Nausea: A Realization of Existence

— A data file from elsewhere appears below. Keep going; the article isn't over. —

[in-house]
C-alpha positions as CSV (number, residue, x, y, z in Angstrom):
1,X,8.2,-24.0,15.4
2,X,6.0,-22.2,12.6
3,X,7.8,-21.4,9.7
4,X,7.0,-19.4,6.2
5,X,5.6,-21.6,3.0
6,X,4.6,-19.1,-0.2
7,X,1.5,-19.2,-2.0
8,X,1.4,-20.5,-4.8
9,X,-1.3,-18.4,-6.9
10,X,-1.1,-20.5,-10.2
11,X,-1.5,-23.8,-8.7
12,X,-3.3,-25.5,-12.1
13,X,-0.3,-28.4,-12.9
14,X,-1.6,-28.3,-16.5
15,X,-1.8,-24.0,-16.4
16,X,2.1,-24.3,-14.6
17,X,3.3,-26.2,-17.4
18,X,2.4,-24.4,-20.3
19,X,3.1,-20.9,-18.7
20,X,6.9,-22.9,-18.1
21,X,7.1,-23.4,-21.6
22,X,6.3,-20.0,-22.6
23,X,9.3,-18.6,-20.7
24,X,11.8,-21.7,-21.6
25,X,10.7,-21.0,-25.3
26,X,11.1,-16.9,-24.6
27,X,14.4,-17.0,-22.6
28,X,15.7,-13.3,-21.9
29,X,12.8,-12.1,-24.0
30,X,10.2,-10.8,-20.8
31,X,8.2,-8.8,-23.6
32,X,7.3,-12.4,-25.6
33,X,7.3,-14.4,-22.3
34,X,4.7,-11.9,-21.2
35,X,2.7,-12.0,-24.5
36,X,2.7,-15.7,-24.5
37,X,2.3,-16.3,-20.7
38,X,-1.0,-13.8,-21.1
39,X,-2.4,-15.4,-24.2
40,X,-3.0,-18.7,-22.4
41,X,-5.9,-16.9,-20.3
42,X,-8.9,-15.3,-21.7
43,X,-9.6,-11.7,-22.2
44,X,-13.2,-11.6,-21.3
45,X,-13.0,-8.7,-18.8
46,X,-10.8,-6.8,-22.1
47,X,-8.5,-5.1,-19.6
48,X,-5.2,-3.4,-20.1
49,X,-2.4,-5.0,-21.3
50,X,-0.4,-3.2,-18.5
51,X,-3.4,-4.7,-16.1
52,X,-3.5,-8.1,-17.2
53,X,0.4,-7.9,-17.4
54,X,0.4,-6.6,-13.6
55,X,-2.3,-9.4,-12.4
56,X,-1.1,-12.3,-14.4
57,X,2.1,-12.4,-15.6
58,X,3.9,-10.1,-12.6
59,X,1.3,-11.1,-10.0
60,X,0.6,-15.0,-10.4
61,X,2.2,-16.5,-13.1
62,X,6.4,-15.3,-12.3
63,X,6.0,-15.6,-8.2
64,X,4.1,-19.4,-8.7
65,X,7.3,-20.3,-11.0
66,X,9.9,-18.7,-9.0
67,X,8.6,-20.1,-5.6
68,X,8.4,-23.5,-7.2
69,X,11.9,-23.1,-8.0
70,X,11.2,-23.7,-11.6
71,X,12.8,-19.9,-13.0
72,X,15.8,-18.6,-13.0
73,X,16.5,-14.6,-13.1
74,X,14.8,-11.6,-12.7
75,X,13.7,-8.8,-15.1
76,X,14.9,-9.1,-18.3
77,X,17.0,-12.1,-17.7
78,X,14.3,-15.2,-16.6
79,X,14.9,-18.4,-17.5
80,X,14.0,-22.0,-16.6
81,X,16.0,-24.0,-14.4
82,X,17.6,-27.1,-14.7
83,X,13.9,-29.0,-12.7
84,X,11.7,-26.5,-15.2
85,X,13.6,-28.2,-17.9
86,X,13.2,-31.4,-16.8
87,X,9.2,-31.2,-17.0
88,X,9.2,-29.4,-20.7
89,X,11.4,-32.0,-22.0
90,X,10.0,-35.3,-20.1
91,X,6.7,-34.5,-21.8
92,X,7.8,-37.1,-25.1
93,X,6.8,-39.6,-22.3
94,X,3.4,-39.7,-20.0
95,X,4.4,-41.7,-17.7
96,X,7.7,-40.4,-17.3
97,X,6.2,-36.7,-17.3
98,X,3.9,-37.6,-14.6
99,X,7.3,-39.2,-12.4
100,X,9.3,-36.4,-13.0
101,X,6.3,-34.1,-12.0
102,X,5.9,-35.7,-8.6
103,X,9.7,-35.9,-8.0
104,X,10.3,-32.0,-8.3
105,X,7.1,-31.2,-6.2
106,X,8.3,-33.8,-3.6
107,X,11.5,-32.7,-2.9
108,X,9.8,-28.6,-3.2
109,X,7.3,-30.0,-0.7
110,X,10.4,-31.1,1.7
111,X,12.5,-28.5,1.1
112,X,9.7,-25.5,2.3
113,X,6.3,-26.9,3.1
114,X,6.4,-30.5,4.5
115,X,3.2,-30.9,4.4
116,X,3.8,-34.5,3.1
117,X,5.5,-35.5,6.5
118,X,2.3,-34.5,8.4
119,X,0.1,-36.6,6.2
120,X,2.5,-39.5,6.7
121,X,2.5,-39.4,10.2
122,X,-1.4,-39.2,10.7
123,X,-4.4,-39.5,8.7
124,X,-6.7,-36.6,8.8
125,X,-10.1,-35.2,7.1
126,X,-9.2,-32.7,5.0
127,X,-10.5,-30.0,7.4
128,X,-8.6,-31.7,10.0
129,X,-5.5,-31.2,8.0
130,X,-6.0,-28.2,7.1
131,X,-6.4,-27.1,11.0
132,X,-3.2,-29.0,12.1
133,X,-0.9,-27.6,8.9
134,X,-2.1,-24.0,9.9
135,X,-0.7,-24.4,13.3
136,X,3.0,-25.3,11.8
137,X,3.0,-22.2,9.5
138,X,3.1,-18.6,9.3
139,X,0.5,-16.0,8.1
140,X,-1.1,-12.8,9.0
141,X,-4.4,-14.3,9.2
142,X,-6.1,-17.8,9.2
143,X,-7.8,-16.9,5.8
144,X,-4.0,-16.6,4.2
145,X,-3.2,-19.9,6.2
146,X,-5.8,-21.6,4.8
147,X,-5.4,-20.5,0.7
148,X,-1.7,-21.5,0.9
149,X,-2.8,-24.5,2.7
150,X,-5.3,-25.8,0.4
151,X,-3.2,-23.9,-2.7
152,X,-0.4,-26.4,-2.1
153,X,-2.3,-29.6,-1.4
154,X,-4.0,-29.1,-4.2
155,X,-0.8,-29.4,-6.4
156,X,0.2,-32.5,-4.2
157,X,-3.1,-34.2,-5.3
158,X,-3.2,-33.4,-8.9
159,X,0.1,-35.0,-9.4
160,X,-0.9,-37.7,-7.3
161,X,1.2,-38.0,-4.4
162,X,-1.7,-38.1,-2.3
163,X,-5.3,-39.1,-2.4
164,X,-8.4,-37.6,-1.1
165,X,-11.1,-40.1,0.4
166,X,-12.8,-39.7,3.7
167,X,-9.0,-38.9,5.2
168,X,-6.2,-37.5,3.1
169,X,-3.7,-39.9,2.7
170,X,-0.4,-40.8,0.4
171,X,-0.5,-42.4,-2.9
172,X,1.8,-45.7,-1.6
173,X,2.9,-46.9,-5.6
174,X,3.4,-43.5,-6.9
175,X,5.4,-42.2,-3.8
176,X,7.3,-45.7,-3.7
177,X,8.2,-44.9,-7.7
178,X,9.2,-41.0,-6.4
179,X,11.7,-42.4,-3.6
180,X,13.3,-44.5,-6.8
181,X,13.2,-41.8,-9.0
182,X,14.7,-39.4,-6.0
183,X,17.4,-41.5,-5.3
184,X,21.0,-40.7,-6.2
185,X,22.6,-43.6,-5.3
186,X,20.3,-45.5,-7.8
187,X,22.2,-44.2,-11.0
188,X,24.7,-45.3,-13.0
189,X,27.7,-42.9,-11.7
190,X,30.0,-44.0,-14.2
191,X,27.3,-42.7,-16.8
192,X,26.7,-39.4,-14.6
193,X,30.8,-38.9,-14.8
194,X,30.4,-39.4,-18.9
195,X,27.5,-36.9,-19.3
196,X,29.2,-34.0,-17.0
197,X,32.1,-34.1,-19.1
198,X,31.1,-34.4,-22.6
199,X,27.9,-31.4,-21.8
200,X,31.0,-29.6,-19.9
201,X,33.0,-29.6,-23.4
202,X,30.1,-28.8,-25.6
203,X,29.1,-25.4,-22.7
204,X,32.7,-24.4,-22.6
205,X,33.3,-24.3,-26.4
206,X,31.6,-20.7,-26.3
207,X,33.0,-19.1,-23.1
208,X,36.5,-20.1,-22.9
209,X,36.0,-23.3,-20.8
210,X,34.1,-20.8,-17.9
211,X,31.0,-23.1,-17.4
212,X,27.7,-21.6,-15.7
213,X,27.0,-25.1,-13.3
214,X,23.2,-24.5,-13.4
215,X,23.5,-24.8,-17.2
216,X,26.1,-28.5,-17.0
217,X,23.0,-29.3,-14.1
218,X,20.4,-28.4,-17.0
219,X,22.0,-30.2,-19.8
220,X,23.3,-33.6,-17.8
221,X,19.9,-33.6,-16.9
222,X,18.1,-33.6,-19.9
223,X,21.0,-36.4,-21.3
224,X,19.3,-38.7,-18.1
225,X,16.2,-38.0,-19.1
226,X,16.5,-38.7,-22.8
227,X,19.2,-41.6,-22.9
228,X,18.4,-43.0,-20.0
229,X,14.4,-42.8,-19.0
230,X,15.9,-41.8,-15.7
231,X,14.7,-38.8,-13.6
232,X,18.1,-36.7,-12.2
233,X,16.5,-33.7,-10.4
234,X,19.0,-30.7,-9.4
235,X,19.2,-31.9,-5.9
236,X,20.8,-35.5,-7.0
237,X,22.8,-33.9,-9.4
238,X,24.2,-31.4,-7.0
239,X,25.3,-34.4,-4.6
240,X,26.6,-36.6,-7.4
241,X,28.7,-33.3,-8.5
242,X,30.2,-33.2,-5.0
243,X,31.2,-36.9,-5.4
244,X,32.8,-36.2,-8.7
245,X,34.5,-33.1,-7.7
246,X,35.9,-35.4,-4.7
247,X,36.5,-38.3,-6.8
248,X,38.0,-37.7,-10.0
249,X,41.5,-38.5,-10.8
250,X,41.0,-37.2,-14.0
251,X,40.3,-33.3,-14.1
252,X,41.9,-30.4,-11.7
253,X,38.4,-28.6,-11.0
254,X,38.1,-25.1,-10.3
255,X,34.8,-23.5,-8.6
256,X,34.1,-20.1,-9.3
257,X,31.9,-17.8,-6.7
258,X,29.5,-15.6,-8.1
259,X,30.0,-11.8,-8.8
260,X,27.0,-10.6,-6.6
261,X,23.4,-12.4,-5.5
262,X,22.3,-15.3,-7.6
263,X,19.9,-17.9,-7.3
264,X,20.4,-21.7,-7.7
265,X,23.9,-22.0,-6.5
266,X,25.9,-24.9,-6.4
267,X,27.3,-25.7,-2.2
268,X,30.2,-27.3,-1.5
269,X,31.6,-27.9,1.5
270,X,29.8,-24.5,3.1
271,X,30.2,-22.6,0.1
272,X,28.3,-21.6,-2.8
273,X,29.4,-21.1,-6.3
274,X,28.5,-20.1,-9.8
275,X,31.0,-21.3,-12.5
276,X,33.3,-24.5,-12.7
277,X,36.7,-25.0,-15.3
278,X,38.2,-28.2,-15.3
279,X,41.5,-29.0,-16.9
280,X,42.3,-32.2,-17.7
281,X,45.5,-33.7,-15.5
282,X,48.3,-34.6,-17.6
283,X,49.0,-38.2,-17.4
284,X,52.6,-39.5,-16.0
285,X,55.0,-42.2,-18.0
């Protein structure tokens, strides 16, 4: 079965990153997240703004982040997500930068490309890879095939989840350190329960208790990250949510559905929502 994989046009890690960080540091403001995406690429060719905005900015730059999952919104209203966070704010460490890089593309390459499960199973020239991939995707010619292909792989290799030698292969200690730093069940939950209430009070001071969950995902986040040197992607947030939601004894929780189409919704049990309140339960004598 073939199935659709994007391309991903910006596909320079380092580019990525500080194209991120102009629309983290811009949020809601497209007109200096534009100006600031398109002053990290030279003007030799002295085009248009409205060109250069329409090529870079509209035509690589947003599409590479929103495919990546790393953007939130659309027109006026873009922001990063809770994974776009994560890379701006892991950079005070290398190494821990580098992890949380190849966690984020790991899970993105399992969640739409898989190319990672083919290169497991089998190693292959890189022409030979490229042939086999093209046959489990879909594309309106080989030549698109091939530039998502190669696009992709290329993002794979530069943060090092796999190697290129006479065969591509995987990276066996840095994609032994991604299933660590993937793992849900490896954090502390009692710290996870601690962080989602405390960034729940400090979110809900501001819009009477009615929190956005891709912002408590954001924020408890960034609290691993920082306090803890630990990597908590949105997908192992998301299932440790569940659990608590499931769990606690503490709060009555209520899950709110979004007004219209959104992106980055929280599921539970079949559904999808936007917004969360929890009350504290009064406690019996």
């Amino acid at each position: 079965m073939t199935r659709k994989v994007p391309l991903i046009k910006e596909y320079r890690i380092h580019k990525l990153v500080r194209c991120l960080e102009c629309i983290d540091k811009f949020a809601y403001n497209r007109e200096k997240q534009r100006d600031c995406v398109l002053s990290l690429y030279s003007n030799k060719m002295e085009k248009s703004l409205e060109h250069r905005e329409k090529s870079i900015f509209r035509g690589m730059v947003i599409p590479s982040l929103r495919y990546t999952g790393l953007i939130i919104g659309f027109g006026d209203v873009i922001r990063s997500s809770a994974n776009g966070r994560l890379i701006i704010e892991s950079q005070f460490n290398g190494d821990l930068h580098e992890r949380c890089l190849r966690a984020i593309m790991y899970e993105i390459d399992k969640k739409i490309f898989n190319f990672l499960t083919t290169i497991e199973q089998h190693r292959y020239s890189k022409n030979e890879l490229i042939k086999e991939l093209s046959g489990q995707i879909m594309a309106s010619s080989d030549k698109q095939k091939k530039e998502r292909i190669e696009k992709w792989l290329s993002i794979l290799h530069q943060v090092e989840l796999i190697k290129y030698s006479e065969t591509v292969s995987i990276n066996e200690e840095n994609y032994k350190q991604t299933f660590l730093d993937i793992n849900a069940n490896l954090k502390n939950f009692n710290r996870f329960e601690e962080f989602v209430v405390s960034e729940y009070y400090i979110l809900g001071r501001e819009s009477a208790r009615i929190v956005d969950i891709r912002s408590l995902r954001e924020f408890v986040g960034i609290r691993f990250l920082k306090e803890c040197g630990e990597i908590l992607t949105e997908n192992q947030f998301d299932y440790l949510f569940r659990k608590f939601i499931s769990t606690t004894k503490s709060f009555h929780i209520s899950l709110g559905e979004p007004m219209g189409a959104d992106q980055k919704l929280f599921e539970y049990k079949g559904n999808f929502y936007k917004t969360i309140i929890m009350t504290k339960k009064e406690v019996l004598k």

Philosophers of all ages have had to come to terms with the existence of God. If God exists then ideas of philosophy such as determinism and a perfect ideal of existence are concepts which can be effectively discussed. However, if there is no God, then there is no higher moral power to strive for, no meaning to living than life itself. While many philosophers starting in the 18th century began to conceive of a world where God did not in fact exist, most were not willing to give up the idea that a code of being still existed in some perfect, objective form. What existentialists like Jean-Paul Sartre did was to expose the falseness of any system of values in a world where God does not exist.In “Existentialism and Humanism,” Sartre writes that there is no possible concept of values existing a priori to what we make of them. He describes a French movement that attempted to posit that even without the ideal of God, values could still exist: “nothing will be changed if God does not exist” (“Existentialism and Humanism,” 40). However, as Sartre posits, the inexistence of God changes everything. If there is no God then there are no a priori notions of good or bad, no ideals of existence which men do not create for themselves. While many critics of Existentialism posit that this philosophy takes agency and power away from man, rendering all actions and thoughts arbitrary, Sartre sees this philosophy instead as empowering: while man does not determine his own existence, he has the power to use his own life in any way he chooses.Sartre’s first and most famous philosophical novel, Nausea, tells the story of a man coming to terms with this subjective reality of his life. Antoine Roquetin, the novel’s, hero (or anti-hero), must face the central claim of existentialism: that if there is no God, then man’s existence precedes his essence: “man exists, turns up, appears on the scene, and only afterwards, defines himself….Man is nothing else but what he makes of himself” (36). Roquetin gets “the nausea” as he begins to realize the idea that in everything existence precedes essence, or that he, as a man, is capable of and responsible for defining everything he sees; that there is no essence, be it to objects, feelings or memories that is anything but what a subjective individual makes of them. The Nausea is a visceral, undigested realization that becomes less and less physical as Roquetin begins to accept this realization and live his life accordingly.Antoine first gets the Nausea, or realizes that existence precedes essence, through his connection with the color of objects. Color takes on a very important role in this novel because color is the essence of essence. When describing an object, its color is often the first thing we refer to, and yet, what is more subjective than color? How is one to know that his definition of red is the same as someone else’s? It is impossible to know that when I say something is red, and another person agrees with me, that he or she is not actually seeing what I call blue. Antoine writes of an experience in his favorite café. He is watching the bartender and notices his suspenders: “the suspenders can hardly be seen against the blue shirt…but it is false humility; in fact they will not let themselves be forgotten…as if, starting to become purple, they stopped somewhere along the way without giving up their pretensions….The Nausea is…in the suspenders” (Nausea, 19). Antoine’s nausea is a physical reminder that he is attempting to define the suspenders as purple, as though purple were an objective reality and the meaning of their existence. However, the purpleness of the suspenders is entirely subjective: they are purple because Roquetin makes them so.His statement that the Nausea exists within the suspenders exhibits his refusal to accept the responsibility that comes with admitting the control he has over the essence of these suspenders. However, we see his acceptance of this fact later in the novel. In the climax moment, when Antoine fully accepts that existence precedes essence and that color itself does not exist, he writes: “Adolphe’s suspenders….They were not purple” (130). To say that the suspenders were purple as he initially does, suggests that purple can be held up to some ideal of purple that exists for all men. To say that the were not purple does not mean that they were some other color, but that their existence has nothing to do with their being purple, the suspenders, like all objects exist without any defining values, those values are assigned by each man as he chooses.The nausea that Antoine feels outside himself when looking at the suspenders, becomes a nausea he feels within himself as he begins to consider his attempts to write a biography of an historical figure named Robellon. He has spent the better part of his life writing on this man, trying to figure out who he was. However, just as he realizes that the suspenders in the café simply exist, without any value that objectifies them, he also comes to the same conclusion on the subject of Robellon’s life. He comments early in the novel that in the ten years he has studied this man he still cannot objectively define him: “what is lacking in all the testimony [about Robellon] is firmness and consistency…they do not seem to be about the same person” (13). What Roquetin is realizing is that he will never find a higher truth about Robellon then what he decides to believe about him.In fact, he realizes that all historians define history; that there is no more objective truth to be found in the past than in the present. A biography of Robellon’s life would be no more truthful than a fictional account. This sickening realization that the past ten years of Roquetin’s life has been spent in attempting to find an ultimate truth from the past leads him to another important tenant of existentialism one which we might call presentism: “the true nature of the present revealed itself: it was what exists….The past did not exist…things are entirely what they appear to be and behind them…there is nothing” (96). Right after the acceptance of this realization Roquetin thinks he is getting the Nausea again, but instead he writes “it wasn’t that….M. Robellon had just died for the second time” (96). The past does not exist, it only lives on through subjective memory, thus Roquetin must accept the notion that he will never truly “know” Robellon, just as he will never truly know himself in the past. He thinks he feels the Nausea because it is his usual reaction to the realization of existence, but in this instance he has already accepted that the past is a void, thus he does not displace his conscious realization with a physical pain.The realization that the past is a void also leads Roquetin to the realization that the future to means nothing objectively. If we can determine nothing from the past, then looking towards the future is just as useless, for any action we take with an eye to the future will no longer exist once the future is present. The very idea of a future implies that the past remains alive, this becomes clear to Roquetin as it applies to his personal life. He receives a letter from a past lover, Anny, who wants to see him in a few weeks. As he thinks back upon his relationship with this woman, he attempts to regain the feeling of love he had for her in the past. He particularly harps upon her notion of “perfect moments,” or moments of objective perfection. He remarks that he was never able to understand this notion, a clue that he had always subconsciously realized that existence could never be justified objectively. However, he still holds on to this meeting with Anny, as though if she can explain the notion of perfect moments to him, it might relieve him of the nausea of existence.When he sees Anny, he is hit, full force, with the notion that his reliance on the past and his looking toward the future are as futile in the present as the notion of a perfect moment. The essence of Anny, the memories of her, represent Antoine’s attempts to place her in some spectrum of value in his life that no longer exists. In fact, since she is nothing but a memory for him, she barely exists: “I can hardly make out the pale spot of her face…Anny is sitting opposite to me, we haven’t seen each other for four years and we have nothing more to say” (153). There is no way for Antoine to relate to his old lover, nor any justification for his having looked forward to their meeting; his only notions of her are from the past, a past which no longer has any value in his life. Ironically, at this most startling realization, Antoine no longer feels the Nausea. In fact, a few pages later he remarks that: “the Nausea has given me a…breathing spell” (157). In fact, while he believes the Nausea will return, it does not, it has become a part of Antoine’s consciousness, existence in all of its rawness has shown itself to him and in accepting that there is nothing more than today, nothing more than what he perceives, Antoine has rid himself of the sickness that the abnegation of this realization brought on.At the end of the novel, there is more than just the recession of the Nausea to encourage Antoine to live though he has learned that there is no higher calling or truth to justify his existence. As he is sitting once again in his favorite café, on the day he is leaving his town for good, he listens to a jazz record that he loves. He begins to imagine the man who wrote the song and the woman singing it and sees that there is in fact a possibility for justification of existence even within existentialism: he realizes that he has the power to create, to make something in the world that can stop time and the pain of existence the way jazz does for him: “A novel. And there would be people who read this book…and they would think about my life as…something precious” (178). He could live on in the present minds of others and thereby justify his life.Sartre writes in “Existentialism as Humanism,” that art and values are very similar: “what art and ethics have in common is that we have creation and invention in both cases” (55). In Nausea he shows that art, as an admitted creation of man, something which never is held up to an objective truth, is a way for an individual to express his essence. This form of expression has the power to help others make something of their existence, and in that way justify the artist’s existence as well. This is the most powerful proof that existentialism is in fact a philosophy of optimism and action rather than pessimism and inaction. Existentialists do not believe that existence can be held up to and compared to some higher system of values, but they do believe that within our own creation of a subjective system of values we can and must invent meaning for ourselves and for others.